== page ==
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article imageOp-Ed: Is email obsolete and outdated?

By Ajit Jha     Sep 15, 2012 in Internet
Internet space is increasingly turning into a turf where diverse activities compete for users’ attention. Email and social media have emerged as the two great contenders for our Internet time.
While social media has taken rapid strides in recent years, email activities continue to edge out social media.
According to Pew Research Center’s Internet and American Life Project, email and search remain the top online activities. According to this survey, 92 percent of American online adults use email and the same percentage of American online adults use search engines to find information on the Web while 61 and 59 percent respectively email or use search engines on a typical day.
The decade long Pew survey found the two behaviors consistently the two most popular since 2002 when eight in ten adults were using search engines and more than 9 were emailing.
In other words, almost everyone has been using email across gender, race, age, education, and household income. Among genders, females outstrip males marginally (93 percent female and 90 percent male) as users of email. While 93 percent white Americans use email, African Americans and Hispanics are not far behind with 87 and 88 percent respectively. Email is consistently popular across all age groups. While 87 percent of those over 65 have used email, 94 percent in the 18-29 age group and 91 percent in all other age groups (except 65+) use email to send or read messages.
Although household income does seem to correlate with email usage, the income differences do not approximate with the extent of population using email in each income group. In other words, while 97 percent of those using email belong to $75,000 income bracket, those earning less than $30,000 are not far behind with 86 percent. In between, the survey identifies two income brackets $30,000 - $49,999, and $50,000 - $74,999 among whom 89 and 94 percent respectively are email users.
Social media is also highly effective as a means of communicating, yet it lags far behind in comparison to email as a means of communication. Only two-thirds of online adults or 66 percent of all American adults use social media. However, over the last decade while use of email has remained fairly constant, use of social media has been rising rapidly.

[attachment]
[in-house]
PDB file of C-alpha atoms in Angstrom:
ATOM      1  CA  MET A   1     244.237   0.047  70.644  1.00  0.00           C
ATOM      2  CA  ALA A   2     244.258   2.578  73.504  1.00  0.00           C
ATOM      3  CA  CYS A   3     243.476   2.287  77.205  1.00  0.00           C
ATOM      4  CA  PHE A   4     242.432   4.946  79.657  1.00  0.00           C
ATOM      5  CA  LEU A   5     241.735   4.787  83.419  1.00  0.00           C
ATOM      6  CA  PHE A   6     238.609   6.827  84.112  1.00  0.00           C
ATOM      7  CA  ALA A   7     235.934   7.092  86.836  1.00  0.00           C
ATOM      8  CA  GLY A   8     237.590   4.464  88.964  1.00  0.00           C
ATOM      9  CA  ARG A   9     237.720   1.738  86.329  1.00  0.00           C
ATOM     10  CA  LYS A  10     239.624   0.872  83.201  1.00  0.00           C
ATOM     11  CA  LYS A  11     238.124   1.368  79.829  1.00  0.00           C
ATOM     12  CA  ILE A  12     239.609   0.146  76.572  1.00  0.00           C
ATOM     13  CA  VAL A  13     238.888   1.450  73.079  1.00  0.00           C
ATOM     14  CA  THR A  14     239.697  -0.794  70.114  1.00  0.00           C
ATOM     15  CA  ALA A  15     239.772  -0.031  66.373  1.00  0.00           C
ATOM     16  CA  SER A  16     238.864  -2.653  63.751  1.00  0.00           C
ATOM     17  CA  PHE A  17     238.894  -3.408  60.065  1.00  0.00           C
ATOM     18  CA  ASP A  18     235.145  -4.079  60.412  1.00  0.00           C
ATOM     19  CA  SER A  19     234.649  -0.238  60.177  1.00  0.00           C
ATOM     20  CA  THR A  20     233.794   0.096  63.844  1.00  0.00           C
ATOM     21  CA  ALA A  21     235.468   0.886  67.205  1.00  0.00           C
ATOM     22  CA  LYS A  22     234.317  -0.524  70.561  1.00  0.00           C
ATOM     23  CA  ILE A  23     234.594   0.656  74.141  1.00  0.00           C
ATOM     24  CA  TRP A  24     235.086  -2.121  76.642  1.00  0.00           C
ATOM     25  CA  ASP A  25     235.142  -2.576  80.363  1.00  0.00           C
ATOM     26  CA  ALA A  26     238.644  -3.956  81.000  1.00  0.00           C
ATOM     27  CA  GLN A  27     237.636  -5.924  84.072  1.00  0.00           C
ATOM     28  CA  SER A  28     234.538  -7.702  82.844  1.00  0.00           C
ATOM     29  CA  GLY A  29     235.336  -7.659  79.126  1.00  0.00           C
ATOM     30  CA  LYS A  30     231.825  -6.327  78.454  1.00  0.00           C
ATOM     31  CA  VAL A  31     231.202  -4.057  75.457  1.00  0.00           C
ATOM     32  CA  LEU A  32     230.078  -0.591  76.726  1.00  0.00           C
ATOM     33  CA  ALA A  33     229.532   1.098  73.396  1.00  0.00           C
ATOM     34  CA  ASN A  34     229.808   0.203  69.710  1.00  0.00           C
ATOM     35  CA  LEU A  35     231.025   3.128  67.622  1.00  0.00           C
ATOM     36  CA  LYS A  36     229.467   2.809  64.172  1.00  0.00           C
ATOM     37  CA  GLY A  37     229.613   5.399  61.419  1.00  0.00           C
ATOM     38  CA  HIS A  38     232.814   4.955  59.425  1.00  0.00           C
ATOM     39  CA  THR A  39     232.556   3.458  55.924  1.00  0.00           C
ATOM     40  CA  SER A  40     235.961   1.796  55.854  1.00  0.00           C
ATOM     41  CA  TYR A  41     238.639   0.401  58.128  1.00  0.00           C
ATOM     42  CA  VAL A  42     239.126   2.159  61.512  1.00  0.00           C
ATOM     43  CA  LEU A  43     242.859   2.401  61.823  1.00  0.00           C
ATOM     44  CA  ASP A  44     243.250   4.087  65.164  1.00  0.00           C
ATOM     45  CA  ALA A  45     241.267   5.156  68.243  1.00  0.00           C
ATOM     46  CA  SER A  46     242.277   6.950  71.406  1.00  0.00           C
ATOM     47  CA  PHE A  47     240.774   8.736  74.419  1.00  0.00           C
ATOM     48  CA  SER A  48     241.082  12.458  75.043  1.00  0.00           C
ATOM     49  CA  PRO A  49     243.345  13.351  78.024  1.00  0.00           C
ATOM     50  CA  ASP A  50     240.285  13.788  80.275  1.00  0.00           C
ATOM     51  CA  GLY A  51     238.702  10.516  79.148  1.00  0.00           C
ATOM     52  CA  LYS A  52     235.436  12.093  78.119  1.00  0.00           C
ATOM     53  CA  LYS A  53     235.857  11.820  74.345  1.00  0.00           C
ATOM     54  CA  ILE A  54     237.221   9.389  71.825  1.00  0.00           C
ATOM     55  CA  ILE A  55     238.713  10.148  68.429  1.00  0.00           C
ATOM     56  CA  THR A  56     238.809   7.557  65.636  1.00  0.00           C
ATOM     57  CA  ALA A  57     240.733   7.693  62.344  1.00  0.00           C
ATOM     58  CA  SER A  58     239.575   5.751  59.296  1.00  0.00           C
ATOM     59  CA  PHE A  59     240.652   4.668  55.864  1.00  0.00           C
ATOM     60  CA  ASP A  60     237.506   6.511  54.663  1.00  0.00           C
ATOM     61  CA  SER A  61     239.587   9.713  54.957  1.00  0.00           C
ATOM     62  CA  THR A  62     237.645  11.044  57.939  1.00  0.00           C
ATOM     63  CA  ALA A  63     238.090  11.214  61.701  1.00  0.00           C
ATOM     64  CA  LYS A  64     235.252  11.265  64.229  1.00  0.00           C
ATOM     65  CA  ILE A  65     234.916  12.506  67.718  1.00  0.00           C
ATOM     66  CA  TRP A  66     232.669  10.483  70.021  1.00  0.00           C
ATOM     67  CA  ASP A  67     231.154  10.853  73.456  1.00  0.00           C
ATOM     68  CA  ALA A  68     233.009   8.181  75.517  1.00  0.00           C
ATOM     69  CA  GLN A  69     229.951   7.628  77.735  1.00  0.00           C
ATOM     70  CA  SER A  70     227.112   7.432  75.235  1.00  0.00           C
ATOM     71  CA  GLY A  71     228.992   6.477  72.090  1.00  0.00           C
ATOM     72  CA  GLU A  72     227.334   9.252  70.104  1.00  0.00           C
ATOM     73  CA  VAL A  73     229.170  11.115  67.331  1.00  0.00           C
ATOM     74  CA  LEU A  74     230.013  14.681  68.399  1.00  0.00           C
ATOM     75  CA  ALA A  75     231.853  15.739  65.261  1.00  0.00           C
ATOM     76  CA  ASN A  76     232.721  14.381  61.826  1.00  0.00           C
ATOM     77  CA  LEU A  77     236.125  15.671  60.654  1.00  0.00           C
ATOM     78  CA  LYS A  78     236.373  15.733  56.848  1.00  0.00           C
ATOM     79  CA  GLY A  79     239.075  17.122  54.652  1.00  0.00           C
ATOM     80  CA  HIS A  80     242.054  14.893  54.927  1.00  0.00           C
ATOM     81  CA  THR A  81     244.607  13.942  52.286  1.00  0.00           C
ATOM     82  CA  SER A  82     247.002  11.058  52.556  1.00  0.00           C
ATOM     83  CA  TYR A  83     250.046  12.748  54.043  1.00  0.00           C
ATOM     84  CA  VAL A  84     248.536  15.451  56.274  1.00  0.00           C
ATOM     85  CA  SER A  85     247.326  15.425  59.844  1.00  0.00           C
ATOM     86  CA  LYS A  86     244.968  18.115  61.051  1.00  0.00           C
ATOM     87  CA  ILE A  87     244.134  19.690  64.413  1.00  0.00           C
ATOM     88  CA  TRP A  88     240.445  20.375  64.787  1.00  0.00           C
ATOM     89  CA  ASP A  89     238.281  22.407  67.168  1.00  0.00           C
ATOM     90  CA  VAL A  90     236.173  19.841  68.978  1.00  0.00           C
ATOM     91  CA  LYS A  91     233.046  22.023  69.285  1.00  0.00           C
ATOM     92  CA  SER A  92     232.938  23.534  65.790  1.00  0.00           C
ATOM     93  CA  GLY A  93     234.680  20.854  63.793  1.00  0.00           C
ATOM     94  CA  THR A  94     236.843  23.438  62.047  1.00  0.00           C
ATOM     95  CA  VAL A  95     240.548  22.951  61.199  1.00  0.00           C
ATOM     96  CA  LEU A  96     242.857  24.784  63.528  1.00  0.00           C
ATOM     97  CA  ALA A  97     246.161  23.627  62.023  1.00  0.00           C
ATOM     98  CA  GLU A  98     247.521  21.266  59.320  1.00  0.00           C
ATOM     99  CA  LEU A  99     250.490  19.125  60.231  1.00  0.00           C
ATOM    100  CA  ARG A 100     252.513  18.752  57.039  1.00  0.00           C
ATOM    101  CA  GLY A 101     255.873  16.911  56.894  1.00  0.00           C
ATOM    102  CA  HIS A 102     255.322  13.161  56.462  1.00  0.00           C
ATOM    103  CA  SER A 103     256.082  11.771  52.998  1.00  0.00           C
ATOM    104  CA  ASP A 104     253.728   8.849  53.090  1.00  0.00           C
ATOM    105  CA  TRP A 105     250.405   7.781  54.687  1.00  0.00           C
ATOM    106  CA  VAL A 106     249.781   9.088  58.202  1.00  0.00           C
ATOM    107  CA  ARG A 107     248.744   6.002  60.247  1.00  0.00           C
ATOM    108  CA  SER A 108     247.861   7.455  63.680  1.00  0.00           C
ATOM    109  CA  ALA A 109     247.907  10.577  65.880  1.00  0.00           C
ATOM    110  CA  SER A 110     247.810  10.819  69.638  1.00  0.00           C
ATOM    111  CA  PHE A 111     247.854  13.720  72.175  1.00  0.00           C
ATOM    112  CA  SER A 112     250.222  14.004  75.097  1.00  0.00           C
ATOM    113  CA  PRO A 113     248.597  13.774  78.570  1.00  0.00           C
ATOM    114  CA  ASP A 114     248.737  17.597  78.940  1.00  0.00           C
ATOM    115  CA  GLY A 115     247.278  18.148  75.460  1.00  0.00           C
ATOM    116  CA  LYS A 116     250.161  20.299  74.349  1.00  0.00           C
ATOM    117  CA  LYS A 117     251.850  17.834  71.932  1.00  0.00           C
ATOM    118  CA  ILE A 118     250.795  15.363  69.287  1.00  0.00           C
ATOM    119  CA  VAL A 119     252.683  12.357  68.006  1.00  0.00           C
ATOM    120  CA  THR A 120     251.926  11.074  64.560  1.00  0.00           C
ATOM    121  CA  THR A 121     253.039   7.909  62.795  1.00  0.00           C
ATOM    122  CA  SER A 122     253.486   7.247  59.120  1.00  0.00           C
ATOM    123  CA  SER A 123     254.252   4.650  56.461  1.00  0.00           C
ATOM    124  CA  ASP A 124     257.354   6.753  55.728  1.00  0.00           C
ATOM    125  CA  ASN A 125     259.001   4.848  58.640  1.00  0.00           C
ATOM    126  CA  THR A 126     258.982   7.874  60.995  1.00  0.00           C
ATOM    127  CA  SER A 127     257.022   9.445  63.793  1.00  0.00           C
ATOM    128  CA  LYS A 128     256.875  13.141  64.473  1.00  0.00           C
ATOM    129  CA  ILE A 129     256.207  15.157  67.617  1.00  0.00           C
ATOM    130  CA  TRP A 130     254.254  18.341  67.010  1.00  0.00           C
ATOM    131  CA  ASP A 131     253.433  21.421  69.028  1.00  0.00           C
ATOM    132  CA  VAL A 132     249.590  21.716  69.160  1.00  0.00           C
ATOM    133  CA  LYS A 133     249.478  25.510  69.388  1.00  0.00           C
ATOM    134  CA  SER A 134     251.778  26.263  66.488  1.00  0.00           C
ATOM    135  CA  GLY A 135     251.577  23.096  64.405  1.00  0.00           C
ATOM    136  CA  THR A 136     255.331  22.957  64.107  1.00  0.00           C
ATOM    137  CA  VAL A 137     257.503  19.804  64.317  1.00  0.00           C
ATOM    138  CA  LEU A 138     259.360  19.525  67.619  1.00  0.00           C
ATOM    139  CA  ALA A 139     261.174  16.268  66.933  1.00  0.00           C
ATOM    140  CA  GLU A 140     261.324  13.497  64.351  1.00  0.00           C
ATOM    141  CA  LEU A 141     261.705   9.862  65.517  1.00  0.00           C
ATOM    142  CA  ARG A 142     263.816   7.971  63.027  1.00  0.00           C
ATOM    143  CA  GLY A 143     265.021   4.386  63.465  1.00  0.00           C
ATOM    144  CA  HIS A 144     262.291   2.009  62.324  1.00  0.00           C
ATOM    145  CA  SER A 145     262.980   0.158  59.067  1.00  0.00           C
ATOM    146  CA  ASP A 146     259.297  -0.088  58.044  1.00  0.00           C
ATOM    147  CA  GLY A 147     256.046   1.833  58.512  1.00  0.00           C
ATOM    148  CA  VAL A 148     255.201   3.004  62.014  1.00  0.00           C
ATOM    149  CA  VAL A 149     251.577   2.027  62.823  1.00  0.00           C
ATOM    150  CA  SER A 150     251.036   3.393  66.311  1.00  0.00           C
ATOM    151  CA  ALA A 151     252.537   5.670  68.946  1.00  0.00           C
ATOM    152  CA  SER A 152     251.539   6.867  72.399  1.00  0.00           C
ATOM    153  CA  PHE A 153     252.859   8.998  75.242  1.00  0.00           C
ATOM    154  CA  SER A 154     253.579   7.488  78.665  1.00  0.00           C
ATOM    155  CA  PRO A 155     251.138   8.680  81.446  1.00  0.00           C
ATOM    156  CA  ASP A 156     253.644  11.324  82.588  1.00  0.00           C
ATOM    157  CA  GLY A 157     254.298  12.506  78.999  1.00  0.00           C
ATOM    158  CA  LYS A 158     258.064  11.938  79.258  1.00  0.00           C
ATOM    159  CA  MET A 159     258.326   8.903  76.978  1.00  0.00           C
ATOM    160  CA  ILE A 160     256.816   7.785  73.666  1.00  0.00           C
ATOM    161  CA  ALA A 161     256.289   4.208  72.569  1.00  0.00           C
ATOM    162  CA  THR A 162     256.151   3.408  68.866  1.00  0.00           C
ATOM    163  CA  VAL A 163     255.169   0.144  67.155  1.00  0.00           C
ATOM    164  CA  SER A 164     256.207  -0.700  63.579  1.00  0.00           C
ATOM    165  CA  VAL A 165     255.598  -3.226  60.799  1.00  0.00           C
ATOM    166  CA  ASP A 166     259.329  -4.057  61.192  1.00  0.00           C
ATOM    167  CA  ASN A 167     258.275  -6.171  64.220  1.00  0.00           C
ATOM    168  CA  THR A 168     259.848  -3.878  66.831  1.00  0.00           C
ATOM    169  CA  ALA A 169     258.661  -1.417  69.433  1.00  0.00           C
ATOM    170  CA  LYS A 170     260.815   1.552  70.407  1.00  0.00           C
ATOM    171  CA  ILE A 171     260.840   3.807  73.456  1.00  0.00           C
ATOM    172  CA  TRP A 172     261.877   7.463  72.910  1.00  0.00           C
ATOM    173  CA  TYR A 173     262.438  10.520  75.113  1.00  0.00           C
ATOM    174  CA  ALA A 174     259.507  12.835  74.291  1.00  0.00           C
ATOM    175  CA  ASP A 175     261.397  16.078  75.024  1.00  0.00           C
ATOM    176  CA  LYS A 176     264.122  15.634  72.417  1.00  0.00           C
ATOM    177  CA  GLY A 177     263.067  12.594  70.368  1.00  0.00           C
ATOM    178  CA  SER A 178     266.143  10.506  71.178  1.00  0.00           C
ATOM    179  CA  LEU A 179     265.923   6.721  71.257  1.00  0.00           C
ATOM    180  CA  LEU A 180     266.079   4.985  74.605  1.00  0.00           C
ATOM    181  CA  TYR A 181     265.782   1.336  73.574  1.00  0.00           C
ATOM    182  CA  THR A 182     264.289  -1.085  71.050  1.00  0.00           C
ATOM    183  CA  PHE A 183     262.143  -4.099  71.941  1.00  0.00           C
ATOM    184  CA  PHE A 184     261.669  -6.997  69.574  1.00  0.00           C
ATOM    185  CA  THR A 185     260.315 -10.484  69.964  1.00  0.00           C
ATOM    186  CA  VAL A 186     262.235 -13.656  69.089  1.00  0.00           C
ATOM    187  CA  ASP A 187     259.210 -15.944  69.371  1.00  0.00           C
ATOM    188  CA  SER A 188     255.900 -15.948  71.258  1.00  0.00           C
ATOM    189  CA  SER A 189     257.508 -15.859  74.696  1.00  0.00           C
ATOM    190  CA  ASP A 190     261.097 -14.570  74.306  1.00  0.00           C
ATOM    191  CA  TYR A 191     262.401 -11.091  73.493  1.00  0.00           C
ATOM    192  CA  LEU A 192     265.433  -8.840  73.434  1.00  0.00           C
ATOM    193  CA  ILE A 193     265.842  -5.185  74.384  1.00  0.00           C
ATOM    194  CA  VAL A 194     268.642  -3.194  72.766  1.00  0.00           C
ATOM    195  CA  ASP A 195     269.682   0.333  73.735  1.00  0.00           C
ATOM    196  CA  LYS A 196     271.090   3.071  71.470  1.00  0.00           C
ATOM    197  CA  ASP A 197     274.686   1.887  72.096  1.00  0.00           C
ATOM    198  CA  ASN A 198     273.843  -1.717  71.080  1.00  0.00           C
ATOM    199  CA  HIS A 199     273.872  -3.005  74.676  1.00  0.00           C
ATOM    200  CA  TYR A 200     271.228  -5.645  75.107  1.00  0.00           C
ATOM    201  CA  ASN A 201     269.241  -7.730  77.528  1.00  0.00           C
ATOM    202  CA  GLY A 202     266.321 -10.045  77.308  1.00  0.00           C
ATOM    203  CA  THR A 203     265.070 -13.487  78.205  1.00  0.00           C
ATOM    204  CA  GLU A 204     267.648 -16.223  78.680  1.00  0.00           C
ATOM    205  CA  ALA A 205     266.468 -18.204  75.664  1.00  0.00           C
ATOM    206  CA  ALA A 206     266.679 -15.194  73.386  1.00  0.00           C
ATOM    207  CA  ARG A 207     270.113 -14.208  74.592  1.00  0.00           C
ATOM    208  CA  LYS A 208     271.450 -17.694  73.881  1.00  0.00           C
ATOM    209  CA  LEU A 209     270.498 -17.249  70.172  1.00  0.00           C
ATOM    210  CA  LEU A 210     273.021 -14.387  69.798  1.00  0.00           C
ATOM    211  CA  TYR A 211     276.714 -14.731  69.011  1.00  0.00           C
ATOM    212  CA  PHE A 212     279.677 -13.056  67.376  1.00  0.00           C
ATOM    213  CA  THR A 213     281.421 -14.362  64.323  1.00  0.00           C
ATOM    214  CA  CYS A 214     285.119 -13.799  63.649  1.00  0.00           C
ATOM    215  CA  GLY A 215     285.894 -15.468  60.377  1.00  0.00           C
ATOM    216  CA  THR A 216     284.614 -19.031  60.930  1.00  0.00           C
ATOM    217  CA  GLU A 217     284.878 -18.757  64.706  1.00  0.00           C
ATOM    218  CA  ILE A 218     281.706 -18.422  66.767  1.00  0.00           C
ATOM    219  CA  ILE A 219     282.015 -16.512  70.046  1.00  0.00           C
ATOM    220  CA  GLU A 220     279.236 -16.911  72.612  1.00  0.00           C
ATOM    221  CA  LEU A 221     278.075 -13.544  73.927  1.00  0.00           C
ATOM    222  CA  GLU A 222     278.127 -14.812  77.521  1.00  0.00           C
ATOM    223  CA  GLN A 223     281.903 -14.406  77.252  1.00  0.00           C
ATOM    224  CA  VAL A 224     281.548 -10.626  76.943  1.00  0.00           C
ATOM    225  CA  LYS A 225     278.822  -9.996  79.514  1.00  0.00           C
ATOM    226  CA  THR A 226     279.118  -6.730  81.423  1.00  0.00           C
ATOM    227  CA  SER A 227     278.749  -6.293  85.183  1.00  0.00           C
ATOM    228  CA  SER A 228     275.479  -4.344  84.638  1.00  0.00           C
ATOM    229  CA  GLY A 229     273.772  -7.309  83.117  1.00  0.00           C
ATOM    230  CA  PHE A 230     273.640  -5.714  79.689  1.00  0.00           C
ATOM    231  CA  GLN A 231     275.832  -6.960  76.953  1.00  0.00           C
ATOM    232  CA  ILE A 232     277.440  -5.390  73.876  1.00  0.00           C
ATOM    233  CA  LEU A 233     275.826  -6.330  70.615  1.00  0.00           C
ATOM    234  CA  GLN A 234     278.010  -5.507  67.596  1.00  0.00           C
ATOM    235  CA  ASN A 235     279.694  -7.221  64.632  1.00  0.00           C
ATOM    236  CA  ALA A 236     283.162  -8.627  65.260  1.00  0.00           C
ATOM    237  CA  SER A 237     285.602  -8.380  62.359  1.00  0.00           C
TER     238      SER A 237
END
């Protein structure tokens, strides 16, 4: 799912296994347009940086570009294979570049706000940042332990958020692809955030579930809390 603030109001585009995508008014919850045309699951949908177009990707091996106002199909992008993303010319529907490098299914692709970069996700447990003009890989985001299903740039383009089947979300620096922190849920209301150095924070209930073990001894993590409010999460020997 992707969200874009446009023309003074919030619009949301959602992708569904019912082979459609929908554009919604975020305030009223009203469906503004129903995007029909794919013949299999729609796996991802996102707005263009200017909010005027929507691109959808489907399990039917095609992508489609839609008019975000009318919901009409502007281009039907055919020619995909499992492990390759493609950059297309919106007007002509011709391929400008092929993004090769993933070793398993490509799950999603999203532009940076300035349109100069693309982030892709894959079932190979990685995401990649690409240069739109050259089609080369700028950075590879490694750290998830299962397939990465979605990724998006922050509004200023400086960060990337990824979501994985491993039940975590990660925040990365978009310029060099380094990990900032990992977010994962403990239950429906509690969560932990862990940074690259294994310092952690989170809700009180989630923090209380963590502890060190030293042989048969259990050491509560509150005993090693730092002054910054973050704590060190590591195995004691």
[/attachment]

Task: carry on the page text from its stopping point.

The huge popularity of emails is perhaps the prime reason why most businesses rely on email communication with clients. According to Comm100, the company that claims to be a leading provider of enterprise-level customer service and communication solutions, “good customer communication can make a difference to your business, helping you build stronger customer relationships, and get a better business performance.” And good customer communication according to them lies in email. This company counts Intel, Dell, University of Nottingham and Cambridge University Press among their huge list of clients perhaps on the strength of their tagline “100 percent communication, 100 percent success”.
It would be more interesting, however, to investigate whether email use largely remains focused to official and business related activities or is it also the communication channel for more intimate, and personal mails, and if yes, to what extent. Otherwise, are we to presume that technology has taken away the joy of communication involved in intimate relationships?
This opinion article was written by an independent writer. The opinions and views expressed herein are those of the author and are not necessarily intended to reflect those of
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